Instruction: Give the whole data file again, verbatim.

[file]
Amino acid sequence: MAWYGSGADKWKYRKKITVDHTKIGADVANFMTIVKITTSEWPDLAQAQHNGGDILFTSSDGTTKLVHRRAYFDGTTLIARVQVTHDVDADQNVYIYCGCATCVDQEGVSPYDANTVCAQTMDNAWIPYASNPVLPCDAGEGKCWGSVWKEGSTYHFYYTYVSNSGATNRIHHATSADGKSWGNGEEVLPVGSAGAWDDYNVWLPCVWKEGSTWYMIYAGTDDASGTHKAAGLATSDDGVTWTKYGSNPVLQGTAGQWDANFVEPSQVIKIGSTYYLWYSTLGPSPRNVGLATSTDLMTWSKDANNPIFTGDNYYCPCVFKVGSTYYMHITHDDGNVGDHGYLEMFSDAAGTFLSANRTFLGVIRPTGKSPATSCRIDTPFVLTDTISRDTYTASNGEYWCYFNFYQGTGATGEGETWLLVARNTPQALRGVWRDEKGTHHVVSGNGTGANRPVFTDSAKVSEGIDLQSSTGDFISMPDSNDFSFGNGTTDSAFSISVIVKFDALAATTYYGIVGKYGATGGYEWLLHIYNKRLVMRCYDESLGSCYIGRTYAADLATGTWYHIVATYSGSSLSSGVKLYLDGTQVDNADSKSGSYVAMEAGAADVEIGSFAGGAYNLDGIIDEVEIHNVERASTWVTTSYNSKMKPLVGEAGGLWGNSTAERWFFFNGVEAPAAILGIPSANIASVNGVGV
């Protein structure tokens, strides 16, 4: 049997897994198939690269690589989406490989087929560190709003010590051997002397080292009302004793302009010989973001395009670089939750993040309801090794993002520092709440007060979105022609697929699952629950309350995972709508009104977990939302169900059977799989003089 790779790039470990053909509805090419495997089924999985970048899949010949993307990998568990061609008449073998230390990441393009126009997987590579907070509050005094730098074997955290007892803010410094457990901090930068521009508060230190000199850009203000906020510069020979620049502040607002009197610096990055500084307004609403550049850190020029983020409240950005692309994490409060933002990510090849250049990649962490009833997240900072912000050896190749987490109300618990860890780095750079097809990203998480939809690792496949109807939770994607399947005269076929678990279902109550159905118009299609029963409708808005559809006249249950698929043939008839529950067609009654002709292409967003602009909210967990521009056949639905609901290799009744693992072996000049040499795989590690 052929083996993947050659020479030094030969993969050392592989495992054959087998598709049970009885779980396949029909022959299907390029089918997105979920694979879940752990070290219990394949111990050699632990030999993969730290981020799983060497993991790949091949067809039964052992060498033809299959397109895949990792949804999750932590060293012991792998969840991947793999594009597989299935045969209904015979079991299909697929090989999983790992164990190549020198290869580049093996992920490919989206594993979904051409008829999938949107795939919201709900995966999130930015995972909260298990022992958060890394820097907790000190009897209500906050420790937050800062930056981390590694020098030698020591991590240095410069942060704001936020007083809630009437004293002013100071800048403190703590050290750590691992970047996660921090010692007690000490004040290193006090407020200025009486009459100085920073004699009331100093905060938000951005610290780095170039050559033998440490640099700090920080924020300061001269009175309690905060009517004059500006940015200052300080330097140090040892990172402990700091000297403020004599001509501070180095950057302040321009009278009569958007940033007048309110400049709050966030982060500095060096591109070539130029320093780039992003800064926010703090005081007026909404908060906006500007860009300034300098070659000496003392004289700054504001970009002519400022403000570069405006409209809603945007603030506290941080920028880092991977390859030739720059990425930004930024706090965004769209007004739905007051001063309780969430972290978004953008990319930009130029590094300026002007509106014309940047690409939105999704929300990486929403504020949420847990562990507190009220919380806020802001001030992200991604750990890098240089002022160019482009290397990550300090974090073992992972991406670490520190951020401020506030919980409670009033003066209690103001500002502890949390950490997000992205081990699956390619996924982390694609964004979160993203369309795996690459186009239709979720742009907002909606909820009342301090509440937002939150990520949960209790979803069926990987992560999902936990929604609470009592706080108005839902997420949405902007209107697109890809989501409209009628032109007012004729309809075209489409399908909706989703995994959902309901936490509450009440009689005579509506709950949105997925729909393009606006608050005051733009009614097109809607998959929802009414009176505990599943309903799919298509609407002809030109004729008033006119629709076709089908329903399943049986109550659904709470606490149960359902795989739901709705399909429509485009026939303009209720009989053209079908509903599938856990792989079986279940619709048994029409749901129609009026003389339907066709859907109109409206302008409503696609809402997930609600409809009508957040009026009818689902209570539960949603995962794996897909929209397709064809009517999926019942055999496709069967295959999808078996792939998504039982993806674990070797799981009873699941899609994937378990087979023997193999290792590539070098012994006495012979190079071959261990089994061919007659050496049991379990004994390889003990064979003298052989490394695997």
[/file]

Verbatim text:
Amino acid sequence: MAWYGSGADKWKYRKKITVDHTKIGADVANFMTIVKITTSEWPDLAQAQHNGGDILFTSSDGTTKLVHRRAYFDGTTLIARVQVTHDVDADQNVYIYCGCATCVDQEGVSPYDANTVCAQTMDNAWIPYASNPVLPCDAGEGKCWGSVWKEGSTYHFYYTYVSNSGATNRIHHATSADGKSWGNGEEVLPVGSAGAWDDYNVWLPCVWKEGSTWYMIYAGTDDASGTHKAAGLATSDDGVTWTKYGSNPVLQGTAGQWDANFVEPSQVIKIGSTYYLWYSTLGPSPRNVGLATSTDLMTWSKDANNPIFTGDNYYCPCVFKVGSTYYMHITHDDGNVGDHGYLEMFSDAAGTFLSANRTFLGVIRPTGKSPATSCRIDTPFVLTDTISRDTYTASNGEYWCYFNFYQGTGATGEGETWLLVARNTPQALRGVWRDEKGTHHVVSGNGTGANRPVFTDSAKVSEGIDLQSSTGDFISMPDSNDFSFGNGTTDSAFSISVIVKFDALAATTYYGIVGKYGATGGYEWLLHIYNKRLVMRCYDESLGSCYIGRTYAADLATGTWYHIVATYSGSSLSSGVKLYLDGTQVDNADSKSGSYVAMEAGAADVEIGSFAGGAYNLDGIIDEVEIHNVERASTWVTTSYNSKMKPLVGEAGGLWGNSTAERWFFFNGVEAPAAILGIPSANIASVNGVGV
């Protein structure tokens, strides 16, 4: 049997897994198939690269690589989406490989087929560190709003010590051997002397080292009302004793302009010989973001395009670089939750993040309801090794993002520092709440007060979105022609697929699952629950309350995972709508009104977990939302169900059977799989003089 790779790039470990053909509805090419495997089924999985970048899949010949993307990998568990061609008449073998230390990441393009126009997987590579907070509050005094730098074997955290007892803010410094457990901090930068521009508060230190000199850009203000906020510069020979620049502040607002009197610096990055500084307004609403550049850190020029983020409240950005692309994490409060933002990510090849250049990649962490009833997240900072912000050896190749987490109300618990860890780095750079097809990203998480939809690792496949109807939770994607399947005269076929678990279902109550159905118009299609029963409708808005559809006249249950698929043939008839529950067609009654002709292409967003602009909210967990521009056949639905609901290799009744693992072996000049040499795989590690 052929083996993947050659020479030094030969993969050392592989495992054959087998598709049970009885779980396949029909022959299907390029089918997105979920694979879940752990070290219990394949111990050699632990030999993969730290981020799983060497993991790949091949067809039964052992060498033809299959397109895949990792949804999750932590060293012991792998969840991947793999594009597989299935045969209904015979079991299909697929090989999983790992164990190549020198290869580049093996992920490919989206594993979904051409008829999938949107795939919201709900995966999130930015995972909260298990022992958060890394820097907790000190009897209500906050420790937050800062930056981390590694020098030698020591991590240095410069942060704001936020007083809630009437004293002013100071800048403190703590050290750590691992970047996660921090010692007690000490004040290193006090407020200025009486009459100085920073004699009331100093905060938000951005610290780095170039050559033998440490640099700090920080924020300061001269009175309690905060009517004059500006940015200052300080330097140090040892990172402990700091000297403020004599001509501070180095950057302040321009009278009569958007940033007048309110400049709050966030982060500095060096591109070539130029320093780039992003800064926010703090005081007026909404908060906006500007860009300034300098070659000496003392004289700054504001970009002519400022403000570069405006409209809603945007603030506290941080920028880092991977390859030739720059990425930004930024706090965004769209007004739905007051001063309780969430972290978004953008990319930009130029590094300026002007509106014309940047690409939105999704929300990486929403504020949420847990562990507190009220919380806020802001001030992200991604750990890098240089002022160019482009290397990550300090974090073992992972991406670490520190951020401020506030919980409670009033003066209690103001500002502890949390950490997000992205081990699956390619996924982390694609964004979160993203369309795996690459186009239709979720742009907002909606909820009342301090509440937002939150990520949960209790979803069926990987992560999902936990929604609470009592706080108005839902997420949405902007209107697109890809989501409209009628032109007012004729309809075209489409399908909706989703995994959902309901936490509450009440009689005579509506709950949105997925729909393009606006608050005051733009009614097109809607998959929802009414009176505990599943309903799919298509609407002809030109004729008033006119629709076709089908329903399943049986109550659904709470606490149960359902795989739901709705399909429509485009026939303009209720009989053209079908509903599938856990792989079986279940619709048994029409749901129609009026003389339907066709859907109109409206302008409503696609809402997930609600409809009508957040009026009818689902209570539960949603995962794996897909929209397709064809009517999926019942055999496709069967295959999808078996792939998504039982993806674990070797799981009873699941899609994937378990087979023997193999290792590539070098012994006495012979190079071959261990089994061919007659050496049991379990004994390889003990064979003298052989490394695997």